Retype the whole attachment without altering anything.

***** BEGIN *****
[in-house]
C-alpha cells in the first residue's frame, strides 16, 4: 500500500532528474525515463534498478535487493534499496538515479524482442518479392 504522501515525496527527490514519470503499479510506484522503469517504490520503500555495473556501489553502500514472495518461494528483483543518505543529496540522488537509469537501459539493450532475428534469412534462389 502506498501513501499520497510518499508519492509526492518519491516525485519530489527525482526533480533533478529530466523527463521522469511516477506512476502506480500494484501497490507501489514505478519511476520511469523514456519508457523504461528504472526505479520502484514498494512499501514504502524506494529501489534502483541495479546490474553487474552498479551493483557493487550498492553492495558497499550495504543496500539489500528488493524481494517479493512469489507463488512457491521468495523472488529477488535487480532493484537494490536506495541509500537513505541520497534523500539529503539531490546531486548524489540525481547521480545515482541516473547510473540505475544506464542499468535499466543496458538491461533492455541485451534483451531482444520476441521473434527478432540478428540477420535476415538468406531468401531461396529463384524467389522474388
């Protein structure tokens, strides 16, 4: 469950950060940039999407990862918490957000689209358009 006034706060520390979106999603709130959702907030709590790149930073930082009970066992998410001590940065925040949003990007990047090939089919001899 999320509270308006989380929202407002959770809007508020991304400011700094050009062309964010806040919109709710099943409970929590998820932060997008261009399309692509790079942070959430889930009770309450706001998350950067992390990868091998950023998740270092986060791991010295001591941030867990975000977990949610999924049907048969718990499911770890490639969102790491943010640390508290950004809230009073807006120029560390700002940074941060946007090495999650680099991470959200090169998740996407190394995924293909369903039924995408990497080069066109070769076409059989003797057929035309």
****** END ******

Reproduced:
[in-house]
C-alpha cells in the first residue's frame, strides 16, 4: 500500500532528474525515463534498478535487493534499496538515479524482442518479392 504522501515525496527527490514519470503499479510506484522503469517504490520503500555495473556501489553502500514472495518461494528483483543518505543529496540522488537509469537501459539493450532475428534469412534462389 502506498501513501499520497510518499508519492509526492518519491516525485519530489527525482526533480533533478529530466523527463521522469511516477506512476502506480500494484501497490507501489514505478519511476520511469523514456519508457523504461528504472526505479520502484514498494512499501514504502524506494529501489534502483541495479546490474553487474552498479551493483557493487550498492553492495558497499550495504543496500539489500528488493524481494517479493512469489507463488512457491521468495523472488529477488535487480532493484537494490536506495541509500537513505541520497534523500539529503539531490546531486548524489540525481547521480545515482541516473547510473540505475544506464542499468535499466543496458538491461533492455541485451534483451531482444520476441521473434527478432540478428540477420535476415538468406531468401531461396529463384524467389522474388
């Protein structure tokens, strides 16, 4: 469950950060940039999407990862918490957000689209358009 006034706060520390979106999603709130959702907030709590790149930073930082009970066992998410001590940065925040949003990007990047090939089919001899 999320509270308006989380929202407002959770809007508020991304400011700094050009062309964010806040919109709710099943409970929590998820932060997008261009399309692509790079942070959430889930009770309450706001998350950067992390990868091998950023998740270092986060791991010295001591941030867990975000977990949610999924049907048969718990499911770890490639969102790491943010640390508290950004809230009073807006120029560390700002940074941060946007090495999650680099991470959200090169998740996407190394995924293909369903039924995408990497080069066109070769076409059989003797057929035309």